This first clip is a deep out that cornerback Quinton Dunbar does not bite on. He stays in Funchess’ hip pocket and rolls with him to the sideline. Funchess makes an excellent adjustment to the ball as it is thrown. He works to the sideline and then fights back towards the pass. While working back to the ball, he extends his arms and uses his long frame to shield the defender away, making an impressive hands catch along the sidelines.
Does this look like someone with poor hands?
Again working against Dunbar (I swear he is a better corner than this article shows), Funchess makes an impressive hands catch. He goes to his patented double move to create separation on the outside. Once he reaches the endzone, the ball is a bit underthrown. He adjusts to the poorly thrown ball and catches it with his hands over the defenders back, while his facemask is getting grabbed. Big, strong hands on full display in traffic.
While I believe his hands are better than stats suggest, drops are a big concern. His main issue is consistent use of proper technique, as he allows too many passes to hit his chest. This turns easy catches into incompletions.
Other notable issues on film that I won’t highlight are his sub-par blocking skills and struggles to create after the catch.
The first drop is a routine catch that he misses due to poor hand placement. He goes for a basket catch when he should extend to catch the ball away from his frame. The ball hits his arms and bounces away.
Again just poor technique on this second drop. The ball is thrown a bit low on this slant route and instead of going low with his hands to catch the ball, he decides to slide down for the catch. The ball hits him in the chest and bounces away incomplete. If he is going to slide there, I’d still like to see him extend his hands. Don’t allow the ball into your chest.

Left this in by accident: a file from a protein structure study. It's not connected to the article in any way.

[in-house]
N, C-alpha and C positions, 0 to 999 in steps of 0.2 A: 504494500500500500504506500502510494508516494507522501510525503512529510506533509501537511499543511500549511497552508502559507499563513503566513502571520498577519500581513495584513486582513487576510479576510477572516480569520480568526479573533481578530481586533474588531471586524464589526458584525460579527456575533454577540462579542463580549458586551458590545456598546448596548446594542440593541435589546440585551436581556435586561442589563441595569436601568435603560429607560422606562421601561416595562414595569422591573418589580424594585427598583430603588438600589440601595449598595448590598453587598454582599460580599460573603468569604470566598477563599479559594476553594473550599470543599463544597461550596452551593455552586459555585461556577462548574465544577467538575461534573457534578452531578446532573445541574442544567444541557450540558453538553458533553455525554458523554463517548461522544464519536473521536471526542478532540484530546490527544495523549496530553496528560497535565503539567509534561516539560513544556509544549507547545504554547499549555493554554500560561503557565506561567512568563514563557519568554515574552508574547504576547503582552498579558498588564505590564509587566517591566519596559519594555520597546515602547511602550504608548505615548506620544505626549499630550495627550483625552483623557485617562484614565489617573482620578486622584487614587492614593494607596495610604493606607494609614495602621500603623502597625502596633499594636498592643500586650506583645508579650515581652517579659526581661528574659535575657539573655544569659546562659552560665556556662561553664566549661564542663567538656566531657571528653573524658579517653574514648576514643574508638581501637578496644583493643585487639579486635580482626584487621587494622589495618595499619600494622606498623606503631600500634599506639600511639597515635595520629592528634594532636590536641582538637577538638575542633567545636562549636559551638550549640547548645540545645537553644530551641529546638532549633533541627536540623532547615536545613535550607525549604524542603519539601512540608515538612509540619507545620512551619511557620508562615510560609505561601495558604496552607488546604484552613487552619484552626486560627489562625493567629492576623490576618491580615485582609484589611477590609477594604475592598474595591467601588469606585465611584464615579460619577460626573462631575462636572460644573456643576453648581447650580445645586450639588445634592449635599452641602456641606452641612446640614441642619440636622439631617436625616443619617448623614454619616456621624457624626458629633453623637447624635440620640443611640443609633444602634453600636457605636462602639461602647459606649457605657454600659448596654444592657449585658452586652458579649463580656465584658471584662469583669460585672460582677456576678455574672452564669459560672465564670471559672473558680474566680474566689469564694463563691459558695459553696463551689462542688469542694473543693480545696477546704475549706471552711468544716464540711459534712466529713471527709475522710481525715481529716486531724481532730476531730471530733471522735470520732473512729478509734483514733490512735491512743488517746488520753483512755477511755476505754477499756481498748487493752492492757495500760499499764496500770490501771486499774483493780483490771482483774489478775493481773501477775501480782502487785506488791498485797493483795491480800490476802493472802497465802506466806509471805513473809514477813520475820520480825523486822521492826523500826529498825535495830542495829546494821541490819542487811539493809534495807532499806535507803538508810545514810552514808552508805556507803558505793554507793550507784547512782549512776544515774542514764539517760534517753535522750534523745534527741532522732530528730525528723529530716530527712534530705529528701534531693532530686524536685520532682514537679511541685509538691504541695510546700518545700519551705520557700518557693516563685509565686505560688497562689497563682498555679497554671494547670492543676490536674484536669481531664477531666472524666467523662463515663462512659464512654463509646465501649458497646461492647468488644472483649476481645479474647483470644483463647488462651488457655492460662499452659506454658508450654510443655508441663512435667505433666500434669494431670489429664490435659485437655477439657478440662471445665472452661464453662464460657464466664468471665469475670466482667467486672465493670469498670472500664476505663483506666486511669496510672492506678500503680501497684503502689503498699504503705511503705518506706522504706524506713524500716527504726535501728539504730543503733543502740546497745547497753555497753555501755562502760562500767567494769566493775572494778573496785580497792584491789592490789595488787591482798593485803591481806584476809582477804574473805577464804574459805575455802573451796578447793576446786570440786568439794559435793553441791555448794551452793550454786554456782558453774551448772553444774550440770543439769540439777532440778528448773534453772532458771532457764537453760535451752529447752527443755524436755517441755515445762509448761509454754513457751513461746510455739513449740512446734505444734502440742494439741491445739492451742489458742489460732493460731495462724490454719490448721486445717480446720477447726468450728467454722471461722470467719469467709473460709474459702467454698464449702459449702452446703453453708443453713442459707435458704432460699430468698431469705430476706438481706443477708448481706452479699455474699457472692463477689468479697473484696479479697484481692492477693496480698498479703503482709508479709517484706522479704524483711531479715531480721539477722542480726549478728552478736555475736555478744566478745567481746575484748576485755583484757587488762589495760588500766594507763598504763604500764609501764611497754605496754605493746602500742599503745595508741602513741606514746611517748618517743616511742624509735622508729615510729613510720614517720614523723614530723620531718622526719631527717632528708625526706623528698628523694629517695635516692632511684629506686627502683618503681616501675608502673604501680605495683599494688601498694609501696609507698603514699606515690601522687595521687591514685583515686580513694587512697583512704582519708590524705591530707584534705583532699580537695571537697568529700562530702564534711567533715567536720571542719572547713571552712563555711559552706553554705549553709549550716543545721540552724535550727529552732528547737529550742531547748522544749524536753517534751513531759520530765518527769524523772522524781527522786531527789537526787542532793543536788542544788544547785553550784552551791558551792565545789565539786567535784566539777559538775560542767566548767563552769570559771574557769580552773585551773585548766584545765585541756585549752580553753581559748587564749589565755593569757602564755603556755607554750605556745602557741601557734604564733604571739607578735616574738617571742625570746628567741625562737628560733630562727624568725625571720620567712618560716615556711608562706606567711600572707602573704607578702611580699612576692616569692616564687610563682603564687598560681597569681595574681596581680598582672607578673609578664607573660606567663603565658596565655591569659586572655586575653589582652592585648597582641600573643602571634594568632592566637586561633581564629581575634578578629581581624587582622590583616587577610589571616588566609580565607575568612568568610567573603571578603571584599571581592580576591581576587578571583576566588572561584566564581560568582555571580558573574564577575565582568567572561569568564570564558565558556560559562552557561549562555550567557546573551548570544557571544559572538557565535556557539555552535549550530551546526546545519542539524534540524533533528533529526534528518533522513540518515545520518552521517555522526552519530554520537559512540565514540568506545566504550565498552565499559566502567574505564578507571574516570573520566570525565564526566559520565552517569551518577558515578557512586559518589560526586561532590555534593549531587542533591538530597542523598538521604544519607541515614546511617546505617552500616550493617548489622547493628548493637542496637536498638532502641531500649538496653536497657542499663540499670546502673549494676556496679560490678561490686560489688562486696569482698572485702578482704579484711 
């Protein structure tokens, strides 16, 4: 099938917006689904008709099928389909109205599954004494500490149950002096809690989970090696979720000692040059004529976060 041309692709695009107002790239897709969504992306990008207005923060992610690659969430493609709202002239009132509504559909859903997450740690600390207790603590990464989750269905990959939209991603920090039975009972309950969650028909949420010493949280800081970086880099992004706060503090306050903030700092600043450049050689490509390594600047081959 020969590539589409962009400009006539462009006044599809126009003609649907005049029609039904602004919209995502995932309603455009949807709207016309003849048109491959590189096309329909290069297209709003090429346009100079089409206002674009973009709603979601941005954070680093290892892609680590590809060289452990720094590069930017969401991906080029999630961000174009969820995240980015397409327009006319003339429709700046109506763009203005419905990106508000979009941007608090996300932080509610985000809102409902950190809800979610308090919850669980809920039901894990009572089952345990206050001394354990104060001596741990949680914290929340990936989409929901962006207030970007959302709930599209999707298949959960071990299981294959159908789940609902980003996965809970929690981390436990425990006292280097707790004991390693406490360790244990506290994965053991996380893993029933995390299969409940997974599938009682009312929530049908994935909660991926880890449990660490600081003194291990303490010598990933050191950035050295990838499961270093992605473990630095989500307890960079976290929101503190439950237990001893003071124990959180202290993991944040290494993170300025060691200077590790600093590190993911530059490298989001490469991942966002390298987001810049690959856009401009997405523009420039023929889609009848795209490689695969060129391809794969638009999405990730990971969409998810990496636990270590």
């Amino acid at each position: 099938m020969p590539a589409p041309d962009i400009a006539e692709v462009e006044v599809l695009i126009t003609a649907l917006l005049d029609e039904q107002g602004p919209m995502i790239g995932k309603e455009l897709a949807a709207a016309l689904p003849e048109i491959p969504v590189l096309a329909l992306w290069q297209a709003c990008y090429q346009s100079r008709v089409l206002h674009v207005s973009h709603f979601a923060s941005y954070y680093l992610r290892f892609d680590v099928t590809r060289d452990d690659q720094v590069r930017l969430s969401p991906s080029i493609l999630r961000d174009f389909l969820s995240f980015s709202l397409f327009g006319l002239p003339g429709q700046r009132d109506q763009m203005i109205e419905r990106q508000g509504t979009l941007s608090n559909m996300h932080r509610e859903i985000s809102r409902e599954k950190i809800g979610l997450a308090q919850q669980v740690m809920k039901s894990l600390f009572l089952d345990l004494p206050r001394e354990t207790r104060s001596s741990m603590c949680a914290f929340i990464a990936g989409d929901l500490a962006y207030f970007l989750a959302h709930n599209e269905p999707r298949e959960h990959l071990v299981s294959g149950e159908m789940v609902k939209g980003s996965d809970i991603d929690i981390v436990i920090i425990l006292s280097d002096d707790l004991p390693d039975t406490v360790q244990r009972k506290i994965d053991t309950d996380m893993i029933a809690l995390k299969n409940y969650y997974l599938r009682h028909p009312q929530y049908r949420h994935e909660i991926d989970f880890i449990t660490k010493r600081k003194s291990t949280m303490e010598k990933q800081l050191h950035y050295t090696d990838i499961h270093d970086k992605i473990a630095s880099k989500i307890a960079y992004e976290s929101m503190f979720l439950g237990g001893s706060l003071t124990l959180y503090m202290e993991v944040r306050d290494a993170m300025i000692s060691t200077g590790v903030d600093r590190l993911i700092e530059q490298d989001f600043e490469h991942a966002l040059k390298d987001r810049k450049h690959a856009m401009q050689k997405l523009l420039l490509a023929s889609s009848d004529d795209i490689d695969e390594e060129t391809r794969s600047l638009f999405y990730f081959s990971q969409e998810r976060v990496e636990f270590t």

This next drop is poor timing along with poor technique. Funchess is slow to get his head back to the ball and struggles to shield his body away from the defender. He is late to get his hands up, allowing the ball to hit his chest and fall incomplete. To fix the drop problem, he must stop allowing balls to hit his chest.
Last play may be hard to label as a drop but it is an example of a player that a receiver with his size and stature is expected to make. He fools Slay again with a double move to create separation. Then he mistimes his jump and lets the ball hit him in the chest, resulting in a dropped pass. Hopefully Nick Sirianni and Kevin Patullo can coach him out of these rather routine drops.
Devin Funchess is a good fit in the Colts offense as their number two receiver. His route running, strength, and ability to catch away from his frame are the perfect make up for what Coach Reich looks for in his offense. Add in that he can also be a valuable red zone threat and I really like the fit. He does struggle with smaller details such creating after the catch, drops, and run blocking but those are areas to work on as a role player.
I honestly went into this film room expecting to see a big bodied receiver who catches tough passes but struggles with easy ones. I came away thoroughly impressed with the level of nuance and athleticism in his route running and see the potential for a big year with Andrew Luck and TY Hilton on offense.
He may not be a star receiver but he is an excellent role player. This signing certainly could fail but on a one year deal it is essentially a no risk chance on an athletic, skilled 24 year old receiver.